The course would act as a one-off substitute to the driver getting a $116 fine and one demerit point per three year cycle.
NRMA Chairman Kyle Loades said while the NRMA was a strong supporter of the NSW Government’s strategy to reduce the road toll through enforcement, new and innovative education programs should also play a part in saving lives.
“Speeding drivers are putting their lives and the lives of others at risk and with over 40 per cent of fatalities in NSW attributed to speeding, it is clear more needs to be done to slow drivers down,” he said.
“On current trends the Government is not going to reach its target of a 30 per cent reduction in the road toll by 2020: in fact, current statistics show that they are approximately 120 lives short of meeting this goal.
“We must continue to support the work of NSW Police and the role of speed cameras in slowing people down, but the NRMA also strongly believes that enforcement must be coupled with education in order to have a lasting impact on the road toll.
“That’s why the NRMA wants the Government to adopt this innovative approach to driving road safety messages home to low-range speeders: by doing the course the driver, who must have a clean record, saves money and a demerit point – but the course might just save their life and others.”
A classroom style half-day course would be designed to drive home important safety messages to speeding drivers.
The UK model saw over 1.2 million drivers take part in 2015 alone with the overwhelming majority (99%) saying the course changed their driving habits.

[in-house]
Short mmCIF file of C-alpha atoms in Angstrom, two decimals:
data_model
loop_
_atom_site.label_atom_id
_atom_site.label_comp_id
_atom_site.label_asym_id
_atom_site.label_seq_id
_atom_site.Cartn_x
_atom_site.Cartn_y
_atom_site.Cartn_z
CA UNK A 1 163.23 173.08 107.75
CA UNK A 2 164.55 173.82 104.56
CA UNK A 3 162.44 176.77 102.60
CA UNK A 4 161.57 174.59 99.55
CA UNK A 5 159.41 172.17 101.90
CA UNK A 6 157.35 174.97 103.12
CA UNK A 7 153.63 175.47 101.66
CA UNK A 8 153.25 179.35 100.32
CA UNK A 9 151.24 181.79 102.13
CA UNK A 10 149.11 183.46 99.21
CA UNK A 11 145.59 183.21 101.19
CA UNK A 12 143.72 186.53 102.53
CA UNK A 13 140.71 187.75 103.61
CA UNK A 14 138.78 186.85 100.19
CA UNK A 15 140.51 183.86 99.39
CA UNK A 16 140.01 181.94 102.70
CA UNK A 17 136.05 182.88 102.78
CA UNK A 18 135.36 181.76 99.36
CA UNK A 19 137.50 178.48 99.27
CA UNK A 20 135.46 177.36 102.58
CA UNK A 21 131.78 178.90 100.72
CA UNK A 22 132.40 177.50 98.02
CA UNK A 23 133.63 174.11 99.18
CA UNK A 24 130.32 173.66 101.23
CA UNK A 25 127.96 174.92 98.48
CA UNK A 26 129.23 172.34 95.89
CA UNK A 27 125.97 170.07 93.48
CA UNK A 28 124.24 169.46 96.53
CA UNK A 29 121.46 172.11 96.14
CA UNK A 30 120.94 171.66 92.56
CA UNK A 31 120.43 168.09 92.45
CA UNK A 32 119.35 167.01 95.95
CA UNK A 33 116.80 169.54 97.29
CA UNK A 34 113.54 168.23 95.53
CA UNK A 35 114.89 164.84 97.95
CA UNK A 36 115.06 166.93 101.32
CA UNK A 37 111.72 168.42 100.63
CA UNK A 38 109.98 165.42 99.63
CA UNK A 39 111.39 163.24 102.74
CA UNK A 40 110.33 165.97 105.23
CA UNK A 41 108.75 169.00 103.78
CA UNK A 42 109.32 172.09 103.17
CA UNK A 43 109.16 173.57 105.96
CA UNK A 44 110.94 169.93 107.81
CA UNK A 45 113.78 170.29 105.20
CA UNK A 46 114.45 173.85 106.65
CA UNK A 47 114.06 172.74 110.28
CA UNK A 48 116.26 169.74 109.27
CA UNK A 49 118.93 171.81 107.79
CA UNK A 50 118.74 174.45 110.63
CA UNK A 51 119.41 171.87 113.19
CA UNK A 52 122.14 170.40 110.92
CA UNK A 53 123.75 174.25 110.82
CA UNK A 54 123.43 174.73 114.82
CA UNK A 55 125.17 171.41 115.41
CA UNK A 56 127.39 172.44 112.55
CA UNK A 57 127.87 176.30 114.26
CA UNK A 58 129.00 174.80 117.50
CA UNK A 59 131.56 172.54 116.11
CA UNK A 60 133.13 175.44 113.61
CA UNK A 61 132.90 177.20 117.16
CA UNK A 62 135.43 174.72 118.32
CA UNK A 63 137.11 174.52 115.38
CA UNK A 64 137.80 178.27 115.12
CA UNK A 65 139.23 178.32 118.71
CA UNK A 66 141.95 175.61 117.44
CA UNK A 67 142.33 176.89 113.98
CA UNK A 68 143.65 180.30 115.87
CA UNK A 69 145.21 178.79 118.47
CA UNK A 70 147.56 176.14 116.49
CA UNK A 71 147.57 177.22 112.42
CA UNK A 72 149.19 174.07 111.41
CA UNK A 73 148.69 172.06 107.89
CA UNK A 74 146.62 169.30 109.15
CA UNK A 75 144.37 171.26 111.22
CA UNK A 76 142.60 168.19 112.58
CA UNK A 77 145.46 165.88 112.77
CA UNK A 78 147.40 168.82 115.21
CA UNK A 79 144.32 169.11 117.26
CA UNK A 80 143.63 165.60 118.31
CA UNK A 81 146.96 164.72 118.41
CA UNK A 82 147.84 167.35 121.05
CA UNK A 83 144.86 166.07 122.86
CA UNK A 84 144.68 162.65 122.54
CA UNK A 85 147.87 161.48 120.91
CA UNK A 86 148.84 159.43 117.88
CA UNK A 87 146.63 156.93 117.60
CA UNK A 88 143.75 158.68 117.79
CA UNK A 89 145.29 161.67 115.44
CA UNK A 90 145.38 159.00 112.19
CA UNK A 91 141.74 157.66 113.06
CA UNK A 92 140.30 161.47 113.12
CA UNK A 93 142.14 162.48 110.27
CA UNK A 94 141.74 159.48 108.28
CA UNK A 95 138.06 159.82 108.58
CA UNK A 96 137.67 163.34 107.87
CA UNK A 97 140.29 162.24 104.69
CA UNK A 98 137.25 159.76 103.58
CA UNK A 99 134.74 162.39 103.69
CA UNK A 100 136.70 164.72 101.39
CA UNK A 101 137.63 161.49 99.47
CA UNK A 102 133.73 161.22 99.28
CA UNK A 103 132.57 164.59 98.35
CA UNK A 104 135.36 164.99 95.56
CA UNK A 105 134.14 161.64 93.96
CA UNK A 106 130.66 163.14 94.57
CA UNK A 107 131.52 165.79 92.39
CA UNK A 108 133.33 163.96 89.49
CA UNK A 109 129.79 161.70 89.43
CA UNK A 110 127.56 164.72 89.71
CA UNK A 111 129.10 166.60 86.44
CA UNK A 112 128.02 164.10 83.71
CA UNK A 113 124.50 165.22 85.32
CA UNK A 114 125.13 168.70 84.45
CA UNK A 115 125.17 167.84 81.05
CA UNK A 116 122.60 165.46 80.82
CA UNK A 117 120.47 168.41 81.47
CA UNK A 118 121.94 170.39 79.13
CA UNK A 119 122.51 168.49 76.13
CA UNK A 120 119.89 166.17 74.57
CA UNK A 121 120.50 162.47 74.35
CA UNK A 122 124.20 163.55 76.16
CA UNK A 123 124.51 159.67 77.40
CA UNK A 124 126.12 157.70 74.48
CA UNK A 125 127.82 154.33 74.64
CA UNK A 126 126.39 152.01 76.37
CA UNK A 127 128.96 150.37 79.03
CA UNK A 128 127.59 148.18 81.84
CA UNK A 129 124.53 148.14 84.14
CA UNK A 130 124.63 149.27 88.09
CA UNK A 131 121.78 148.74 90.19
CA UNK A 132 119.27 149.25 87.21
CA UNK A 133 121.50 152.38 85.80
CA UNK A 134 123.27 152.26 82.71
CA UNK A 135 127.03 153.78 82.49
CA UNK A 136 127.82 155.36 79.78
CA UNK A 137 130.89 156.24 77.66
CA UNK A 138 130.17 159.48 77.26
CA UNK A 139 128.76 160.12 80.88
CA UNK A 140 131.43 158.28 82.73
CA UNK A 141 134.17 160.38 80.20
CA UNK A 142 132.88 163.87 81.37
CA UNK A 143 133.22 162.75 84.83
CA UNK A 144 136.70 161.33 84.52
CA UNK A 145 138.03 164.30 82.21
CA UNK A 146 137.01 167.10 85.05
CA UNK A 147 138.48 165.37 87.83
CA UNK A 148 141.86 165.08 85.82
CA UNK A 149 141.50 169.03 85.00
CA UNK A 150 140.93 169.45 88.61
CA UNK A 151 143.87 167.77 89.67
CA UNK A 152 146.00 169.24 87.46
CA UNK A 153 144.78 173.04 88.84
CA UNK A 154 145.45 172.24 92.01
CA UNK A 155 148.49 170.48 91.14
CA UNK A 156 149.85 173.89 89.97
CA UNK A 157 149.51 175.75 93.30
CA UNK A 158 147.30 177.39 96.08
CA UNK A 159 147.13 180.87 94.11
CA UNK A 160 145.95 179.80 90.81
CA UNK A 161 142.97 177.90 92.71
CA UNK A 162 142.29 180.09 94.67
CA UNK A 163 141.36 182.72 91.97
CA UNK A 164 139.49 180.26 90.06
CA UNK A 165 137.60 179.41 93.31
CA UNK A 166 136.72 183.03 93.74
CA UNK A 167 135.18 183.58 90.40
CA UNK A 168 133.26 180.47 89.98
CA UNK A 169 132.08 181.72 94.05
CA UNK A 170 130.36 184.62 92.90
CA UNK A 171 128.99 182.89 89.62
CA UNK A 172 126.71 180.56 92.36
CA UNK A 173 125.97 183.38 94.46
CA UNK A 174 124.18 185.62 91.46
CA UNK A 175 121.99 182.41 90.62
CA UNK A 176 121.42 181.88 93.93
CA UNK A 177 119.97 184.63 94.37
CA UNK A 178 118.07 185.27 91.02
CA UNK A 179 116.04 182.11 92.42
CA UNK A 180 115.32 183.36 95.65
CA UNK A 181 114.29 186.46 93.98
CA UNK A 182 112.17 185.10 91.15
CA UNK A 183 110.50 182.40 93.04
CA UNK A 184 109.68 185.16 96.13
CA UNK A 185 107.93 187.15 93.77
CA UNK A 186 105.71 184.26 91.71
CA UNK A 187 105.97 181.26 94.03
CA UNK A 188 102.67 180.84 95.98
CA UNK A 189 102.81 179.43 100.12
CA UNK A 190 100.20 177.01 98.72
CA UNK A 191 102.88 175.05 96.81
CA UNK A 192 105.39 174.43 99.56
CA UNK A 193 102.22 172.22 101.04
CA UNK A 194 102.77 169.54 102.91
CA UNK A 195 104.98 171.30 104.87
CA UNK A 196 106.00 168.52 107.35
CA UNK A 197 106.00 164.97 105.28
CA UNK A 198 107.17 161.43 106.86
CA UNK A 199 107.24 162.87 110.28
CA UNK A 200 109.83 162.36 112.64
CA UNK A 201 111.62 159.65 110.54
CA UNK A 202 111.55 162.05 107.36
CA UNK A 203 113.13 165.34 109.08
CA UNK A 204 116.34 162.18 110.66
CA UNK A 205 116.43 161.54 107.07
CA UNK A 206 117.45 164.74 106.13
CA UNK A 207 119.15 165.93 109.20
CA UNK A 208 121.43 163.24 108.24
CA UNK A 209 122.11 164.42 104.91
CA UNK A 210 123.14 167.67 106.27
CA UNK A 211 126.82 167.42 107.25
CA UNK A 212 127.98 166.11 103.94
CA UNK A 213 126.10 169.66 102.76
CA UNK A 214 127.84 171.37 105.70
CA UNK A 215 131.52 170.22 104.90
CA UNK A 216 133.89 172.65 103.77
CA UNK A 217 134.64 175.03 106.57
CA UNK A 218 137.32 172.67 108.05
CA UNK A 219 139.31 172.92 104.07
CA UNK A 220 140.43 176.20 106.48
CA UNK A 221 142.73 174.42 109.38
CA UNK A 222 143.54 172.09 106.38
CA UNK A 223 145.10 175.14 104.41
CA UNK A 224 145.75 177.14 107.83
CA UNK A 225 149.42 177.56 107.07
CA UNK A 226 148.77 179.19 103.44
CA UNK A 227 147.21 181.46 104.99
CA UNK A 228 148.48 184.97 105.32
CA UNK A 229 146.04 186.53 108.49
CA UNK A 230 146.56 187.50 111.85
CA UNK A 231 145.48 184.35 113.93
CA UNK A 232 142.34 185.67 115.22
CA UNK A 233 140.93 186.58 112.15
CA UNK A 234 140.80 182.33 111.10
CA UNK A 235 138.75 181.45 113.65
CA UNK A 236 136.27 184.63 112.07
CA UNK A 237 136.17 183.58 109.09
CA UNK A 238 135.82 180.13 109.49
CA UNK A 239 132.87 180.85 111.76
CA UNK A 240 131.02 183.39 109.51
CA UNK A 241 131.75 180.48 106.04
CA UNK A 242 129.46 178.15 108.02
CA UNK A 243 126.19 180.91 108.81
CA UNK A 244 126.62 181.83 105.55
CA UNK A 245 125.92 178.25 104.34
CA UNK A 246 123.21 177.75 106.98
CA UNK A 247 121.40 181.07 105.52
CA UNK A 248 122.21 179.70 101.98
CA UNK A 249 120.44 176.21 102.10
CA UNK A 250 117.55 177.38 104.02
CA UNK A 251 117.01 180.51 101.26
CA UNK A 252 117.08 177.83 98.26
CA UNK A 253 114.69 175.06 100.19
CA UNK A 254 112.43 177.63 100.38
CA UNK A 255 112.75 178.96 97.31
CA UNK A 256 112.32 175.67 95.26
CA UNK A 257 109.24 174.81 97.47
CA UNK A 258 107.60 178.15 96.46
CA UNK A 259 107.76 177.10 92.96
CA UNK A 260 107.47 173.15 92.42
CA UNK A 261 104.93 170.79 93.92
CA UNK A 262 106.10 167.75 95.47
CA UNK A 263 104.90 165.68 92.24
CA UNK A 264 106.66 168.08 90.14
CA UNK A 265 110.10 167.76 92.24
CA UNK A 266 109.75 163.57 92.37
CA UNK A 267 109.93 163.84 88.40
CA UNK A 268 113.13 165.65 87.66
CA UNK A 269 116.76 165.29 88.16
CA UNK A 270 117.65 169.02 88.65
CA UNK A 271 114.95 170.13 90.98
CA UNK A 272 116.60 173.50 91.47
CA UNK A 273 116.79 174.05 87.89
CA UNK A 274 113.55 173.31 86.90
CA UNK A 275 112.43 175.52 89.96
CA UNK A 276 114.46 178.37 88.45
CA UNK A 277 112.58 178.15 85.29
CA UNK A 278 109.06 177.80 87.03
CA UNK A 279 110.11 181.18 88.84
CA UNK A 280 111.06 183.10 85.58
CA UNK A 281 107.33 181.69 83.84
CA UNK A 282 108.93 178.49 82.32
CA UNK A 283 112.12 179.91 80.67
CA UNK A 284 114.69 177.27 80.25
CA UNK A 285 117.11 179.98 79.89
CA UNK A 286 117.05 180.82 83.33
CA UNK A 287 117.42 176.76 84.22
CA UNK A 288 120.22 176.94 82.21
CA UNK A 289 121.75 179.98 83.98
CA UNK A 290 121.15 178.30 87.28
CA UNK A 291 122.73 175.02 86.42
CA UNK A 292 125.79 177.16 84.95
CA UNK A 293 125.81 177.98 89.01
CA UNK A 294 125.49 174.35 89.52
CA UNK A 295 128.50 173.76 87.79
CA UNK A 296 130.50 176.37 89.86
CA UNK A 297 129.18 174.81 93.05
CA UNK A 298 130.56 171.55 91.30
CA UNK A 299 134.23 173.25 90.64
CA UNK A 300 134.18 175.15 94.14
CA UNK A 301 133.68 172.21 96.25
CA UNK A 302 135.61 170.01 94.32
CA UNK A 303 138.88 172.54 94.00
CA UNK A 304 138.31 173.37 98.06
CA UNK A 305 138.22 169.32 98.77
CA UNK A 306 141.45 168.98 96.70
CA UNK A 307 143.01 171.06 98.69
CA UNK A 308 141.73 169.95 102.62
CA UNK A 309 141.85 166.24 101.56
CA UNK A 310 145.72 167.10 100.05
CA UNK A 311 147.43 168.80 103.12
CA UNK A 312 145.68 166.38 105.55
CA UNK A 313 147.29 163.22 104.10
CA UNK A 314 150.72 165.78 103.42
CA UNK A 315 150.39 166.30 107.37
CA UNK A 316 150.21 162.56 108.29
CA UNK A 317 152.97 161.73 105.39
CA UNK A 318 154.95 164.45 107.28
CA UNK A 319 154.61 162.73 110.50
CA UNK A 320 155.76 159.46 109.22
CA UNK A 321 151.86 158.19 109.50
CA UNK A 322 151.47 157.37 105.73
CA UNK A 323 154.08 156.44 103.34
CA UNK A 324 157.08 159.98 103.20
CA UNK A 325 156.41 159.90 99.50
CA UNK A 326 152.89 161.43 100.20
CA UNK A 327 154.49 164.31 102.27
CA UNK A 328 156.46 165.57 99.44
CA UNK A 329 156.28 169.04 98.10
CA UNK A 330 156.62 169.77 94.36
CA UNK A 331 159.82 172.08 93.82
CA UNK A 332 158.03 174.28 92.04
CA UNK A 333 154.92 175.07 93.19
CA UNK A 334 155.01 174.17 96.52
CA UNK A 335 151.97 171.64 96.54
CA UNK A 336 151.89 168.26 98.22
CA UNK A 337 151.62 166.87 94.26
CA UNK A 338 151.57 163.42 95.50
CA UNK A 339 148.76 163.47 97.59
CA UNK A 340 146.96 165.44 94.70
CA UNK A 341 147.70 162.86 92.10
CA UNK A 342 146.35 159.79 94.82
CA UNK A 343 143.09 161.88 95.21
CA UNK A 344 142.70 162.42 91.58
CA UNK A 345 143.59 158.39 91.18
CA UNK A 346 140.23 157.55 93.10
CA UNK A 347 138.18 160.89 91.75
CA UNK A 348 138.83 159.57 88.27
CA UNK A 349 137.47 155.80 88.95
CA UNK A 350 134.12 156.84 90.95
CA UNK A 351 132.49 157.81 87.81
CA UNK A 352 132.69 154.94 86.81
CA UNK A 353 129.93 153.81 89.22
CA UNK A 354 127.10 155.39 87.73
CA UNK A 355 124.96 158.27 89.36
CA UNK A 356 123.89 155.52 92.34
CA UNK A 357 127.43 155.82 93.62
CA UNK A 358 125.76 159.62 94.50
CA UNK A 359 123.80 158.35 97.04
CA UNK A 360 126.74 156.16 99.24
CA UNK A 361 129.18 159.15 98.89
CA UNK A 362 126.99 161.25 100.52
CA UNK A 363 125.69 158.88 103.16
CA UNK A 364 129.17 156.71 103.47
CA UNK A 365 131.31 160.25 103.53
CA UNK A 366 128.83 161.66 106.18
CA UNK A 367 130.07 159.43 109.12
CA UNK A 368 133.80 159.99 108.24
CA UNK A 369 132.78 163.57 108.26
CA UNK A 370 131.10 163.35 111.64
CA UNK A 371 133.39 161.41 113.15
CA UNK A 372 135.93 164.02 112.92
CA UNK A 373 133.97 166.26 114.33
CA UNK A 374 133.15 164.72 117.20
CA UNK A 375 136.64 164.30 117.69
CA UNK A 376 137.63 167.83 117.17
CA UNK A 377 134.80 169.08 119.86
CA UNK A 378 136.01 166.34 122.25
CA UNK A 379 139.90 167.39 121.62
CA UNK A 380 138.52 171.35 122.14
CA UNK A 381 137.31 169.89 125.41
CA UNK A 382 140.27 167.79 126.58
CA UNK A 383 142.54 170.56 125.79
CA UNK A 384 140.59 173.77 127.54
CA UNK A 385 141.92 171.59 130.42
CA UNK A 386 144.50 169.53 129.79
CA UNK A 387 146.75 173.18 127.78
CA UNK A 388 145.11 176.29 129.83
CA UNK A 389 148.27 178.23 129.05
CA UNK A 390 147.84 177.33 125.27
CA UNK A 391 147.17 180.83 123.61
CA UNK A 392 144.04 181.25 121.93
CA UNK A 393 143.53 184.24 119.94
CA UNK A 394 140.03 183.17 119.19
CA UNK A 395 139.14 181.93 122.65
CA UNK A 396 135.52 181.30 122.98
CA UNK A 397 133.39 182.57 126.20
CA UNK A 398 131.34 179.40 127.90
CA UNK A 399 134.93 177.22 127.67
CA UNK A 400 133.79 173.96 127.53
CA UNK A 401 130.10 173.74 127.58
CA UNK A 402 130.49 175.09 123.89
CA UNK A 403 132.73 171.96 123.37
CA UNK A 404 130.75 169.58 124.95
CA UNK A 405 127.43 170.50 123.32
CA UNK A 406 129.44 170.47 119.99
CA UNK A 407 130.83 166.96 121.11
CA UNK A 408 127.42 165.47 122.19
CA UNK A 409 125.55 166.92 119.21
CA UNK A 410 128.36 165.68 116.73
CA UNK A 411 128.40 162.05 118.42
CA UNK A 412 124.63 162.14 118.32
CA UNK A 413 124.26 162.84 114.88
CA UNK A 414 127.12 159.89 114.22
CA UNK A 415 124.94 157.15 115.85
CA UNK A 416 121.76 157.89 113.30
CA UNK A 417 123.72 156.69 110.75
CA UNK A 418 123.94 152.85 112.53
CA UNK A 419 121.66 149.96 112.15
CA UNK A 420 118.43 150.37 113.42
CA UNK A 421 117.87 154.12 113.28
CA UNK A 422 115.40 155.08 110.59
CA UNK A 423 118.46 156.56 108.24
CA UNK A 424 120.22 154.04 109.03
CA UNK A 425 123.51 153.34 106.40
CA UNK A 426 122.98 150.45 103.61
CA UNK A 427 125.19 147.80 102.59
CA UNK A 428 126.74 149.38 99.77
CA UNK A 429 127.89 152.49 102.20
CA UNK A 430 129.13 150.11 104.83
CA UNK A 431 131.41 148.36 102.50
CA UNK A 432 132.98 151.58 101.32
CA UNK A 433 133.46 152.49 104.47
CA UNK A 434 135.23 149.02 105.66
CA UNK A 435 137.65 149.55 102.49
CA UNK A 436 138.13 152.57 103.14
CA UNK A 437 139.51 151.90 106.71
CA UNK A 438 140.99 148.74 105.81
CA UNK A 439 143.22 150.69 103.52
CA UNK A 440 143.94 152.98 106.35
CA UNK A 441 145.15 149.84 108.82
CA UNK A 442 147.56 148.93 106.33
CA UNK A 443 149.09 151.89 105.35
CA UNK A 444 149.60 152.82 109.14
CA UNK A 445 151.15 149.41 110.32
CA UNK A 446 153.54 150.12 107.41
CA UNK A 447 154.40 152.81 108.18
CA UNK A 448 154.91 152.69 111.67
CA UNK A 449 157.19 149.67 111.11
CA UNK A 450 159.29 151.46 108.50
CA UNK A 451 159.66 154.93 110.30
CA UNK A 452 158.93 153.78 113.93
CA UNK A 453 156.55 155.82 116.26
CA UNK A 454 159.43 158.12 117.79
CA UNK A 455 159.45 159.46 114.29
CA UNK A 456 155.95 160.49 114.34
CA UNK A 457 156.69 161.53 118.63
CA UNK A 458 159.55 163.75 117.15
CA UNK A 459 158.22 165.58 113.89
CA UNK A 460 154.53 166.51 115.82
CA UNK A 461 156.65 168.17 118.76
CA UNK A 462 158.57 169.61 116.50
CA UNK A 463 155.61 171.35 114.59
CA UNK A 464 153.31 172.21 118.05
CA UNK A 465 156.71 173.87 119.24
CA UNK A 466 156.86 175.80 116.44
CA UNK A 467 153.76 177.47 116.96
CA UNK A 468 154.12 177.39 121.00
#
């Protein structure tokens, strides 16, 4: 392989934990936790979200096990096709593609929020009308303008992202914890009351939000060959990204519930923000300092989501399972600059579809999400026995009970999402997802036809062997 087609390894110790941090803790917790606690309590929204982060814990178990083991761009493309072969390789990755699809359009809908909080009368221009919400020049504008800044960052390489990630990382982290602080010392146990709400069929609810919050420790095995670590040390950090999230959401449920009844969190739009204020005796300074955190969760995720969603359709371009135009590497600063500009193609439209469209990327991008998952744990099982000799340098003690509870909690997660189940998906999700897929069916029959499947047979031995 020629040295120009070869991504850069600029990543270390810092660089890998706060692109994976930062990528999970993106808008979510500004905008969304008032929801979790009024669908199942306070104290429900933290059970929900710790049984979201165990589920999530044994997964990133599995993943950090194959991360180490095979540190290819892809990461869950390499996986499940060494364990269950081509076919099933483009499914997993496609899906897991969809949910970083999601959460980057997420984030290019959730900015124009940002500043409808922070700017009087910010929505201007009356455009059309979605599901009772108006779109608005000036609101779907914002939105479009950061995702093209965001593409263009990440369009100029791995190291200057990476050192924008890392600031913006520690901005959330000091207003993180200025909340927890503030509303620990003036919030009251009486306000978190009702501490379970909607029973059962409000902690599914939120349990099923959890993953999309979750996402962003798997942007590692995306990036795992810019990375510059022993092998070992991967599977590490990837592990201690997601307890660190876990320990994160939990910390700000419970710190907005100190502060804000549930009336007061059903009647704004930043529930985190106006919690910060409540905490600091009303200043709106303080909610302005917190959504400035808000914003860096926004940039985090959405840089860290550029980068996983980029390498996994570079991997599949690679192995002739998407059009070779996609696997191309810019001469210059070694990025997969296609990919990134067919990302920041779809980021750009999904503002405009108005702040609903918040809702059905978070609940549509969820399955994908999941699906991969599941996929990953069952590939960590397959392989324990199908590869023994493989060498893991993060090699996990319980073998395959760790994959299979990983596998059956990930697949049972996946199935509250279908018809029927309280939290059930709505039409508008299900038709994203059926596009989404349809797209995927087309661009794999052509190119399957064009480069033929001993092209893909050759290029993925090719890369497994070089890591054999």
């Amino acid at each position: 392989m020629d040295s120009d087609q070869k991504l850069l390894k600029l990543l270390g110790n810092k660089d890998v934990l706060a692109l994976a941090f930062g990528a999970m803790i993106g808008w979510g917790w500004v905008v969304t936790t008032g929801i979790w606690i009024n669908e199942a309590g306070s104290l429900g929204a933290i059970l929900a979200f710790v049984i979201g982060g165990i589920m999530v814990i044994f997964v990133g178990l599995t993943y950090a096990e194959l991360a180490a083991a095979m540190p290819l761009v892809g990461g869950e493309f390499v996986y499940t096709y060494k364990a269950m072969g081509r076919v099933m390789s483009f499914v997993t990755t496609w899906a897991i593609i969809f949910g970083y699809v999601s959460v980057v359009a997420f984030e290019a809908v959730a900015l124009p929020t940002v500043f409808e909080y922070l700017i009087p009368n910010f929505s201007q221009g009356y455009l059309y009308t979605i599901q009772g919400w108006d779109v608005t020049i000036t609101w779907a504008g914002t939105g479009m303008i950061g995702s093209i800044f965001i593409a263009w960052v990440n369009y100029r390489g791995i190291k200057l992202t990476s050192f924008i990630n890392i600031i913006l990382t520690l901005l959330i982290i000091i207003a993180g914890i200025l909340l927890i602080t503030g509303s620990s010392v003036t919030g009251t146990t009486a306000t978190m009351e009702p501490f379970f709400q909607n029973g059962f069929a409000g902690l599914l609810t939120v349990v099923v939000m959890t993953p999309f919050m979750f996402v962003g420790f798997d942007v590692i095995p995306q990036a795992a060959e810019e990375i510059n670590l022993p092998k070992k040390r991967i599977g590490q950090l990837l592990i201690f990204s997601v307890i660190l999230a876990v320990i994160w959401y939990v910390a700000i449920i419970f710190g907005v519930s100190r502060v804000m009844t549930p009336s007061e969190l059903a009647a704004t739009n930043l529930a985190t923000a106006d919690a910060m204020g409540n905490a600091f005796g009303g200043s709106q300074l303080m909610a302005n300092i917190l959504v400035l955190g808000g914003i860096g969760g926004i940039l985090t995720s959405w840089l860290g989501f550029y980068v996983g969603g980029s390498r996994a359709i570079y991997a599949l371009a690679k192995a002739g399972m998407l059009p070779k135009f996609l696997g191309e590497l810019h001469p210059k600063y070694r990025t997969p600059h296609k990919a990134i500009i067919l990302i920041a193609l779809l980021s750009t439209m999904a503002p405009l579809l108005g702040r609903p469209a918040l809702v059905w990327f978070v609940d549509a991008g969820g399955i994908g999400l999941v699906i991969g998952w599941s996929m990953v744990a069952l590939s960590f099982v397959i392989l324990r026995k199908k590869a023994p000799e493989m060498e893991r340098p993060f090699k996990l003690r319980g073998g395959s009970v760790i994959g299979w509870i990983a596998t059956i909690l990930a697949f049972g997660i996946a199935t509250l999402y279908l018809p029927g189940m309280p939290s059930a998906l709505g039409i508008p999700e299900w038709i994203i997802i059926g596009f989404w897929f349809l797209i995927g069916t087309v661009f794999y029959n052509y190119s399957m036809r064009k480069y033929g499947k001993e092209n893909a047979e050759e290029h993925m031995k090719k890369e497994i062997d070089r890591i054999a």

The proposal was part of the NRMA’s 2012 Three-Point Plan to Tackle Bad Drivers: the other two initiatives – more visible highway patrols and alcohol interlocks for high range drink drivers – have been adopted by the Government.
The approach was endorsed by the NSW Police Association and the NSW Opposition and is now being considered by the NSW Government, ahead of the completion of a survey of UK course participant driver behaviour in August and the tabling of Staysafe committee recommendations in NSW Parliament in September.
According to the Office of the State Revenue, almost 98 per cent of the 253,896 fines issued in NSW this year for exceeding the speed limit by 10 km/h or under were issued to drivers of Class A vehicles – that is, cars compared to trucks or buses – and 101,000 of the motorists fined had clean driving records for the three previous years, with 46,328 boasting no prior offences going back for a decade or more.
In addition, the 2017 State Budget showed revenue from fines increased to $605 million from $581 million over the previous financial year.